Night & Day
Roy Cummings, The Tampa Tribune, published 13 October 2003

As the smoke from the final gun drifted toward the clouds Sunday, Warren Sapp gave LaVar Arrington a hug at midfield, then sauntered toward the tunnel leading to the Bucs' locker room. As he approached the stands, Sapp pushed out his chest, pulled his uniform shirt taut and pointed to the big red 99 in the middle of it, making sure everyone in the end zone and one sideline could see. Yes, indeed, the swagger is back. Maybe for good. Though they limped into FedEx Field with a team so depleted by injuries three players dressed who didn't join its ranks until Wednesday, the Bucs still managed to walk out looking like the cocky Super Bowl champs they are.

Capping what many players said was the most devastating and distraction-filled week in recent memory, the Bucs scored 28 unanswered points in the final 27 minutes to post a seemingly improbable 35-13 victory against the Washington Redskins. It was a game in which some of the biggest stars were little-known players such as tight ends Todd Yoder and Will Heller, who combined for three touchdown catches, and cornerback Corey Ivy, who made seven tackles in his first career start. ``That's what [Coach] Jon [Gruden] talked about when he addressed the team on Saturday night,'' safety John Lynch said. ``He told us that some young guys are going to have to step up today, and that's what happened. But he also told us that some of the veterans are going to have to make some big plays, too. He said we needed guys like me and [Derrick] Brooks and Brad [Johnson] and Warren to do their part, and we got that, too.''

Sapp, who was challenged by Arrington during the buildup to this game, broke a 12-game regular-season sackless streak by tackling Redskins quarterbacks Patrick Ramsey and Rob Johnson once each behind the line of scrimmage. ``I'm off the schneid,'' Sapp said.

As impressive as he was, though, Sapp was overshadowed by Simeon Rice, who tied a team record with four sacks and forced a fumble that derailed the Redskins' first drive. Brooks, meanwhile, had a 44-yard interception return for a touchdown. Dwight Smith, the free safety who was forced to start at cornerback because of the glut of injuries, also had an interception. ``I think this team showed its resilience today,'' said Rice, who has eight sacks on the season. ``We knew our title and our character were on the line, so we wanted to step to the plate and show who we really are.''

Sunday, you needed a lineup card to identify the Bucs. Because of injuries, they began the game with three starters and three other key contributors watching from the sideline. That situation only got worse as the game progressed. Starting tight end Ken Dilger went down with a foot sprain early in the second quarter and starting right guard Jason Whittle had to leave the game temporarily in the third. Even some of the players who did make it through the game did so only on sheer will. Wide receiver Keyshawn Johnson, for instance, missed most of last week's workouts nursing a severe left thigh bruise. ``I was so limited out there today that it was ridiculous,'' Johnson said.

As limited as Johnson and the Bucs appeared to be, they gained 379 total yards while converting 60 percent of their third-down attempts. Several of those conversions came on third-and-long situations, including one on a third- and-15 from the Bucs' 15 midway through the third quarter. With Tampa Bay trailing 13-7, Brad Johnson converted by hitting Michael Pittman with an 18-yard pass play that seemingly turned the game around. After that, Johnson hit on passes of 21 and 27 yards to get the Bucs into scoring position. Johnson's 11-yard pass to Yoder on a third-and-two play gave the Bucs a 14-13 lead and started their rally.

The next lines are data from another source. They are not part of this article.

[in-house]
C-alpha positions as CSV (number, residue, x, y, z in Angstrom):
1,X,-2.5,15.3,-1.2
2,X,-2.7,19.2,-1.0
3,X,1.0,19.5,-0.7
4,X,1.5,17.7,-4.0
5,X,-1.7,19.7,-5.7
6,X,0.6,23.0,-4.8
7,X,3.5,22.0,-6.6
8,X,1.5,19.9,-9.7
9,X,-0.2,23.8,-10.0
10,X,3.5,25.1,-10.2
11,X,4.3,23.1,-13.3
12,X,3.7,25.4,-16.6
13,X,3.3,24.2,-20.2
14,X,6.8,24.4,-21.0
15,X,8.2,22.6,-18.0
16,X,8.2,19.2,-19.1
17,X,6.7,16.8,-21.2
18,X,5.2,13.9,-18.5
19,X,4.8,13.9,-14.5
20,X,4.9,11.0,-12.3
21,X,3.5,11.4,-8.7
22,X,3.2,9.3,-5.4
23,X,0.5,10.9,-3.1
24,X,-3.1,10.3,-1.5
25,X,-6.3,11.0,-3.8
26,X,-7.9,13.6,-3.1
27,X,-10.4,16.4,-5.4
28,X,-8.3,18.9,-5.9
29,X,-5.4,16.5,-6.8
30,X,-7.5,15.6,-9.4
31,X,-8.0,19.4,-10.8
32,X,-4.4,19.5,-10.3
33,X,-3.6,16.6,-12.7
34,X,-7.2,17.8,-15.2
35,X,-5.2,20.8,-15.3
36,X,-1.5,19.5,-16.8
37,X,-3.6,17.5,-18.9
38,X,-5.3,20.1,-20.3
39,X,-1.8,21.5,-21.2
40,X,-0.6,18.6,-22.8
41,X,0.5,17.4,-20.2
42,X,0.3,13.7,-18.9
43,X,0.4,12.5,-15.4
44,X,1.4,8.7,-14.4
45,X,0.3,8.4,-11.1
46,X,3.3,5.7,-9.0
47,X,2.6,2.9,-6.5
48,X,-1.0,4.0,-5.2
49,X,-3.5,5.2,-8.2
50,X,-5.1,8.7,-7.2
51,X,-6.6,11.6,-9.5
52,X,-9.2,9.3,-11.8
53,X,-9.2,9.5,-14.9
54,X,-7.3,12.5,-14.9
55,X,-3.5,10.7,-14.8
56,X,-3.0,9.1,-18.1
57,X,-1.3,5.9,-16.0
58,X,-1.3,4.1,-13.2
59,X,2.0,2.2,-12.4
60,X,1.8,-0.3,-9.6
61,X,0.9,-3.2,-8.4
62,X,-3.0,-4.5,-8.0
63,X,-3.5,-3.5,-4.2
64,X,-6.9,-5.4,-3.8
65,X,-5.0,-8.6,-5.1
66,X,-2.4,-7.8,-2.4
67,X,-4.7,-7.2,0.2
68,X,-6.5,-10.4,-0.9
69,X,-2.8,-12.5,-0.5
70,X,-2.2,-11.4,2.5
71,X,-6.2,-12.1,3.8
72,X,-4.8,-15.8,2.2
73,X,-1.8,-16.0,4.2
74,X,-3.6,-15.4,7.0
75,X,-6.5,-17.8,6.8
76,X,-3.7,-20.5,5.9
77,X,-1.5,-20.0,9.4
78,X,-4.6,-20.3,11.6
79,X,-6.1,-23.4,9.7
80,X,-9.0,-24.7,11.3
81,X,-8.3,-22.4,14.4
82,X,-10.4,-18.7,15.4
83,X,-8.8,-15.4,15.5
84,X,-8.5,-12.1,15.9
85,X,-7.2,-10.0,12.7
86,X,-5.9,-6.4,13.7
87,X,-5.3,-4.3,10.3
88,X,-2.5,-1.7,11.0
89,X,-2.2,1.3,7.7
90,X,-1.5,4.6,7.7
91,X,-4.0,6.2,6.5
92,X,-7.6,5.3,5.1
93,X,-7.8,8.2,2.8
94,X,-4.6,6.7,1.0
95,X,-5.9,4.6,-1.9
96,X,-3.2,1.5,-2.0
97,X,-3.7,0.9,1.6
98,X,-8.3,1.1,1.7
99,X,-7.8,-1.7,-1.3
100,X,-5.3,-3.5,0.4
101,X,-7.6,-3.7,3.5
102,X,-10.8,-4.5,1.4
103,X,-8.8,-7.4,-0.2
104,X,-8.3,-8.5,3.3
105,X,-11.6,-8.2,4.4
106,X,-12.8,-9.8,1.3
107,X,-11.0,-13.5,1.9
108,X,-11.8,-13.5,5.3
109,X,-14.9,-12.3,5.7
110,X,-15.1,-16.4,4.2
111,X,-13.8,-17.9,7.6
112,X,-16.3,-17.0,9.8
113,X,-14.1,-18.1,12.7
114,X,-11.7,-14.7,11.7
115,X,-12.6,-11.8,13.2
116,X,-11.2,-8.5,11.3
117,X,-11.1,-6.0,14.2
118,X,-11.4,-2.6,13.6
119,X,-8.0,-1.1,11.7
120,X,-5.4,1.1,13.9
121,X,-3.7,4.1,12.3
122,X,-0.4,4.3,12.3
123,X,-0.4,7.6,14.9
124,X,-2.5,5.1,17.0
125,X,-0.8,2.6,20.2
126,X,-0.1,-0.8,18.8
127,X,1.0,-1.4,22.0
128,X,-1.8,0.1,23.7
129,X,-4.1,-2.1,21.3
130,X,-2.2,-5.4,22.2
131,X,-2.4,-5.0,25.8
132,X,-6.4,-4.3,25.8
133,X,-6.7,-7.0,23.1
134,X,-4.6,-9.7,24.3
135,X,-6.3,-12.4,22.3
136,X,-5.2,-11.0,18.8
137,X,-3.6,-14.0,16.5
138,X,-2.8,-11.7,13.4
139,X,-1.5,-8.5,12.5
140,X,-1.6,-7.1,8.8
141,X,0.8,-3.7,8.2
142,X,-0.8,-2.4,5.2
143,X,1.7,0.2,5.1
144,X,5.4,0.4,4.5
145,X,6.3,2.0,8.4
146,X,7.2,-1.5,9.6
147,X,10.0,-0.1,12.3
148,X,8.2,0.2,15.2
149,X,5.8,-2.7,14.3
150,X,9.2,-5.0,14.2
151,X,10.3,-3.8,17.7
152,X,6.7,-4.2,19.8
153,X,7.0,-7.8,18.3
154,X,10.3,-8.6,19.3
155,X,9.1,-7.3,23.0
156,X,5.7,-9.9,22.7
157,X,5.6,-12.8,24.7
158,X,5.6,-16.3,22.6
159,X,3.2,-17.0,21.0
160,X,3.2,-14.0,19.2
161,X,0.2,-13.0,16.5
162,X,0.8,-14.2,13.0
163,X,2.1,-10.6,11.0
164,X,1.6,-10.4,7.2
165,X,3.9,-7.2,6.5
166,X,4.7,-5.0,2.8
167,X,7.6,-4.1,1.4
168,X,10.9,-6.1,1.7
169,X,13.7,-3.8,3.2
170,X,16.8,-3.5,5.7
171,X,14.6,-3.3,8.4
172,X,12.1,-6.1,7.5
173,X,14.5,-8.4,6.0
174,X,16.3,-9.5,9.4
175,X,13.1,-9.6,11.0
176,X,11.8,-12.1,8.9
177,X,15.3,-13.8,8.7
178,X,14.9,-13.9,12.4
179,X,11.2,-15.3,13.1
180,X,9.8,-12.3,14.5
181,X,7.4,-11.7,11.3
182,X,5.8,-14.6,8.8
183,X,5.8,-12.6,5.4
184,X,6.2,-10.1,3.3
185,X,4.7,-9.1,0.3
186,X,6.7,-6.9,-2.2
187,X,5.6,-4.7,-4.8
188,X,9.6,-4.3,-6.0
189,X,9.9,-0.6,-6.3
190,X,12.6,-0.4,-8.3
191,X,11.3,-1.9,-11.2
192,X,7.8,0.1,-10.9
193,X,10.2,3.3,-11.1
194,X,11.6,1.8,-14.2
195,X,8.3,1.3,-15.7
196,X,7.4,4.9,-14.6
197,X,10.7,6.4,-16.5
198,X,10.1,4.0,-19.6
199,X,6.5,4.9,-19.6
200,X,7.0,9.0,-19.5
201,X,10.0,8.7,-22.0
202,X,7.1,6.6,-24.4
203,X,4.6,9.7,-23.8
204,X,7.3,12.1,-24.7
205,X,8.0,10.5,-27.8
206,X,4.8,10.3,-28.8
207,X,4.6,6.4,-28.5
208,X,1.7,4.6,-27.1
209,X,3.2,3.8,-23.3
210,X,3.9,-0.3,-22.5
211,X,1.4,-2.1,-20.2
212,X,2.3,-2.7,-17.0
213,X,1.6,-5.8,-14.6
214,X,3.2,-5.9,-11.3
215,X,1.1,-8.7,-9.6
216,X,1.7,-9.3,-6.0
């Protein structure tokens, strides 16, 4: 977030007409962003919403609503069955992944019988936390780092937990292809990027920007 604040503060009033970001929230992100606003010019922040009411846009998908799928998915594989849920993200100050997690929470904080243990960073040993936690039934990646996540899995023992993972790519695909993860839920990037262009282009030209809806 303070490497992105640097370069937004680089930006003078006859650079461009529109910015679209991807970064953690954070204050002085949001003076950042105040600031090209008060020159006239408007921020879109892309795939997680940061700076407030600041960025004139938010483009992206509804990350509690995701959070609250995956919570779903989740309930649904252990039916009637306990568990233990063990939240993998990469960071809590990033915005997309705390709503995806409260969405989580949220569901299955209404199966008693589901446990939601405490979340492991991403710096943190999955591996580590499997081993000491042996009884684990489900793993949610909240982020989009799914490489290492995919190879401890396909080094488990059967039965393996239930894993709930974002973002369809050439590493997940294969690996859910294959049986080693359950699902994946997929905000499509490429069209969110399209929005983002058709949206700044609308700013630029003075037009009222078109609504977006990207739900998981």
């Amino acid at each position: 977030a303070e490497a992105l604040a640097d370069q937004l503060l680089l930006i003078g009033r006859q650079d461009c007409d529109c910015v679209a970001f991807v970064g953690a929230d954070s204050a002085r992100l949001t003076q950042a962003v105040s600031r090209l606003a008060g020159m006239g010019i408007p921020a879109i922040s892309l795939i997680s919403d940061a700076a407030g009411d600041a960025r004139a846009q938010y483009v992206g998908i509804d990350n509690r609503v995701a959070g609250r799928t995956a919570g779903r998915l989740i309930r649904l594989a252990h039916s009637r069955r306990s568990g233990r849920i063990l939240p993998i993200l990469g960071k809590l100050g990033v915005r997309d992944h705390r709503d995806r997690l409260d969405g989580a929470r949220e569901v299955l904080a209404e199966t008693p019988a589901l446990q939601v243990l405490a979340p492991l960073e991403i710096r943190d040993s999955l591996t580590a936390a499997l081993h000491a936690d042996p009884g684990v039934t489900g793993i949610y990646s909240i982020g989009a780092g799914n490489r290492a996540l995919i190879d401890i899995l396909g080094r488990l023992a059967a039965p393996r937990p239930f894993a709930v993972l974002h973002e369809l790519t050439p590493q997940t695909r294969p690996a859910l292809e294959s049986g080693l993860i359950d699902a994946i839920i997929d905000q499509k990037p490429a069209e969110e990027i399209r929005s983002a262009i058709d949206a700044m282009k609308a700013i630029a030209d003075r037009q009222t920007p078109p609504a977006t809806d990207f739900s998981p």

After Smith's interception two plays into Washington's next series, the Bucs drove 91 yards in 12 plays, capped by Heller's 4-yard TD catch. Unlike last week, the Bucs iced the game with Keyshawn Johnson's touchdown reception and Brooks' interception return. Tampa Bay tied a franchise record with 21 fourth-quarter points. ``They kicked our tails,`` Redskins coach Steve Spurrier said. ``They're a better team than we are. That's all you can say. We played with them quite a while, until about the middle of the third quarter, and then they took over. ... They seemed to get stronger as the game went, and we didn't.``

Looking back, Gruden said the conversion on that third-and-15 play sparked his team. ``That big conversion shot life into our football team,'' he said. ``You don't know if it won you the game, but if you punt the ball back to Washington from that area of the field, they've got a six-point lead and a chance to go in for some decisive blows.''

The Redskins delivered what appeared to be several decisive blows early in the game. Picking on the Bucs' depleted secondary, they racked up 163 total yards and converted 73 percent of their third-down tries in the first half. Washington had only 10 points to show for it, though, and those came after roughing-the-passer and offside penalties kept Redskins drives alive. ``After the half, we said, `No more penalties. Let's make them earn what they get,' '' Sapp said. ``Once we did that, we were fine.''

There was more to the Bucs' defensive surge than improved discipline. They started getting more pressure on Ramsey in the second half and that allowed the secondary to settle into a comfort zone. ``We just pinned back our ears in the second half,'' cornerback Ronde Barber said. ``But that's our game. We knew if we could just get back to playing our game, we'd be fine. That's really how we looked at things all week. We lapsed a little bit last week [during a 38-35 loss to Indianapolis], that's all. We played a bad fourth quarter. But the swagger, that never really left us. It was always there.''